A computational and experimental study of HER2-signaling effects on cellular migration and proliferation
Massachusetts Institute of Technology. Dept. of Chemical Engineering.
Douglas A. Lauffenburger.
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The fundamental question posed in this thesis is: how does a cell 'decide' to behave in a particular way? The human body is comprised of [approx.] 1014 cells that interpret extracellular information and respond with such behavior as migration, proliferation, apoptosis, or differentiation. Thirty years of research in the related fields of biochemistry, molecular biology, and genetics have demonstrated that, in most cases, the cellular decision-making process cannot be described or predicted by regulation of only one gene or one protein alone. Instead, it has become clear that cellular behavior is a function of information flow through multiple intracellular molecules. Furthermore, the molecules responsible for the control of cell behavior comprise a surprisingly short list, indicating that factors such as signaling dynamics and intensity coupled with combinatorial control are essential to produce the wide array of observed cell behavior. The identification of protein kinases as transducers of large amounts of intracellular information led us to pose the hypothesis that the quantitative regulation of key kinases governs cellular behavior. The goal of this thesis was to identify rules governing multi-kinase behavioral control and to then, on the basis of these rules, predict changes in cell function in response to changes in receptor expression, ligand treatment, and pharmacological intervention.(cont.) A human mammary epithelial cell (HMEC) system with varying levels of the human epidermal growth factor receptor 2 (HER2) was chosen to explore cell decision processes. HER2 overexpression is found in 30% of breast cancers and correlates with poor prognosis and increased metastasis. In particular, we investigated the effects of HER2 overexpression on signaling networks and resultant cell proliferation and migration in the presence of epidermal growth factor (EGF) or heregulin (HRG), two EGFR-family ligands that promote HER2 heterodimerization. To investigate HER2-mediated signaling and cell behavior we developed and applied high-throughput experimental techniques to measure kinase activity and phosphorylation as well as cell proliferation and migration. Measurement of -~100 different kinases downstream of HER2 resulted in the identification of network signaling mechanisms. Application of a novel high-throughput migration assay enabled the identification of HER2-mediated increases in cell migration due to increases in the directional persistence of movement. Linear mapping techniques related to partial least squares regression (PLSR) defined and predicted cell behavior in response to HER2 overexpression.(cont.) Combining quantitative datasets of both biological signals and behavior using PLSR, we identified subsets of kinase phosphorylation events that most critically regulate HER2-mediated migration and proliferation. Importantly, we demonstrated that our models provide predictive ability through a priori predictions of cell behavior in HER2-overexpressing cells. Application of linear models in response to pharmacological inhibition resulted in the a priori prediction of cell migration, and identified an EGFR kinase inhibitor Gefitinib as a potent inhibitor of HER2-mediated migration. In conclusion, the application of computational linear modeling to quantitative biological signaling and behavior datasets captured systems-level regulation of cell behavior and, based on this, predicted cell migration and proliferation in response to HER2 overexpression and pharmacological inhibition. Further application of quantitative measurement together with linear modeling should enable the identification of salient cell signal-cell response elements to understand how cells make decisions and to predict how those decisions can be therapeutically manipulated.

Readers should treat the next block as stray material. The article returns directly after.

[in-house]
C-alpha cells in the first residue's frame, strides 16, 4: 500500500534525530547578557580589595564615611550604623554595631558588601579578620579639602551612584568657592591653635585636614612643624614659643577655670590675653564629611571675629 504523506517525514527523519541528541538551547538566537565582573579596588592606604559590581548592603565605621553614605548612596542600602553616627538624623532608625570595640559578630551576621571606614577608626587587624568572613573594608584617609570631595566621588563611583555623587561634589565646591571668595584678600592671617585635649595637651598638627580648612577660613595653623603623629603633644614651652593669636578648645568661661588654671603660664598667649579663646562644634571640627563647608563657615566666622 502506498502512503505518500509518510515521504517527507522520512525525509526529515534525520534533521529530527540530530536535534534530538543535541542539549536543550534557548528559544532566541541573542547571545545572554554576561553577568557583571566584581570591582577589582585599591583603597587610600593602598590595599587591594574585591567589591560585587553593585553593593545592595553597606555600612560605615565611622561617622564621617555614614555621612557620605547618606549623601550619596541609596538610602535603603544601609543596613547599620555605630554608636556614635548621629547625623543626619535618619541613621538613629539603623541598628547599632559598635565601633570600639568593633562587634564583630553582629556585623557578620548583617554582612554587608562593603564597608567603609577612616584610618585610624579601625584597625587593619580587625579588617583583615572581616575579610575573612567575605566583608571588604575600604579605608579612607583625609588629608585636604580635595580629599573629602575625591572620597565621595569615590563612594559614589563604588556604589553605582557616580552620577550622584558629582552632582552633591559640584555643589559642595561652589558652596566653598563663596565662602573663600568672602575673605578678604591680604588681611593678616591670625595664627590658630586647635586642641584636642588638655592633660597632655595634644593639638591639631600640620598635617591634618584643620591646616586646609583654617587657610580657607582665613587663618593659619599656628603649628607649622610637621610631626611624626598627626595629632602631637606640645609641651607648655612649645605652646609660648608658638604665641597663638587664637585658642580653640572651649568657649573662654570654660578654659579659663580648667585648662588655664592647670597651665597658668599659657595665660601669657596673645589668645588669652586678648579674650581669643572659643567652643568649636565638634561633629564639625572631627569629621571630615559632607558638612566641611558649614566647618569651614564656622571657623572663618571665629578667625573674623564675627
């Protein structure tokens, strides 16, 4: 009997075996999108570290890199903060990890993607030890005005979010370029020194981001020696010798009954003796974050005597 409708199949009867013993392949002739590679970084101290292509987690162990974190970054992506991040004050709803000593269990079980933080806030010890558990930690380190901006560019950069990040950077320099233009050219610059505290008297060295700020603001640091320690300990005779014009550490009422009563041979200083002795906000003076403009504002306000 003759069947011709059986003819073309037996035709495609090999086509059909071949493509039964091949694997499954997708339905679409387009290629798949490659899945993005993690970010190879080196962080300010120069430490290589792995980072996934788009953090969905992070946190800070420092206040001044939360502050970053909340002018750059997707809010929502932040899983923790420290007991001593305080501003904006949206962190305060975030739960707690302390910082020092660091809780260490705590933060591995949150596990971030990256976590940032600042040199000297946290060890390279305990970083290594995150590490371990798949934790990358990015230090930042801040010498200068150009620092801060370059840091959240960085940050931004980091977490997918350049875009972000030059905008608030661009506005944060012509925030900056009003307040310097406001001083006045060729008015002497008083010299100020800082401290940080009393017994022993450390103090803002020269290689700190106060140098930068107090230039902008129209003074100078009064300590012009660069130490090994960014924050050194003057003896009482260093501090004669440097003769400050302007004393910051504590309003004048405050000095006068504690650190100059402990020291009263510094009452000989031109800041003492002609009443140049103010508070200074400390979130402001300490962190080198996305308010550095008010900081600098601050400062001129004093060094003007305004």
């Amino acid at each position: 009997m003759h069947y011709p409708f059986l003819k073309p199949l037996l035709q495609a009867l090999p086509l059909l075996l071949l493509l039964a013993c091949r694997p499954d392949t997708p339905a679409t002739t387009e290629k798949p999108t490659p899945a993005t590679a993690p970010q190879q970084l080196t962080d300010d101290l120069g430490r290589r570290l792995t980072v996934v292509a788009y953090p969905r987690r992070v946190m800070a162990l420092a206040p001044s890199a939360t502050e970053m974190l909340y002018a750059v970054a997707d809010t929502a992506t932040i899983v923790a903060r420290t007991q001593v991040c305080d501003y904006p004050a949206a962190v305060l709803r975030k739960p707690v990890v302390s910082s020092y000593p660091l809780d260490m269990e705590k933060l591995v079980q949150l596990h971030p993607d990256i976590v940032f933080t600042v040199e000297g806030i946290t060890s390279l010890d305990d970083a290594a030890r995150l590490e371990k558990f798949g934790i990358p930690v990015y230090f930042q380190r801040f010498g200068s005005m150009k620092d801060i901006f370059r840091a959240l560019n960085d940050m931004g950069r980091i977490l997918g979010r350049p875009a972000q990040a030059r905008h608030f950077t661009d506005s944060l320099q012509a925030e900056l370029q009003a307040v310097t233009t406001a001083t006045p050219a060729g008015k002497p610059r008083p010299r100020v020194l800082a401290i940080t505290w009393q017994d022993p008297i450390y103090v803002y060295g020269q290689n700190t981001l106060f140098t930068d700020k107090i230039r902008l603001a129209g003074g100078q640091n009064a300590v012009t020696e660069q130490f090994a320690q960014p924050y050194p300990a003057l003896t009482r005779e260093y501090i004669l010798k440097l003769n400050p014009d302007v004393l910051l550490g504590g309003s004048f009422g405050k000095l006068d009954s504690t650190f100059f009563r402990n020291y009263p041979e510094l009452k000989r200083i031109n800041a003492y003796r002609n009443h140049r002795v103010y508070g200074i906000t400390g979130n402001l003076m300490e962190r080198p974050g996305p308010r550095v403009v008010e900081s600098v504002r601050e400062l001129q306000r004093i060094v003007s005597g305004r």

Thesis (Ph. D.)--Massachusetts Institute of Technology, Dept. of Chemical Engineering, February 2007.Includes bibliographical references.
DepartmentMassachusetts Institute of Technology. Dept. of Chemical Engineering.
Massachusetts Institute of Technology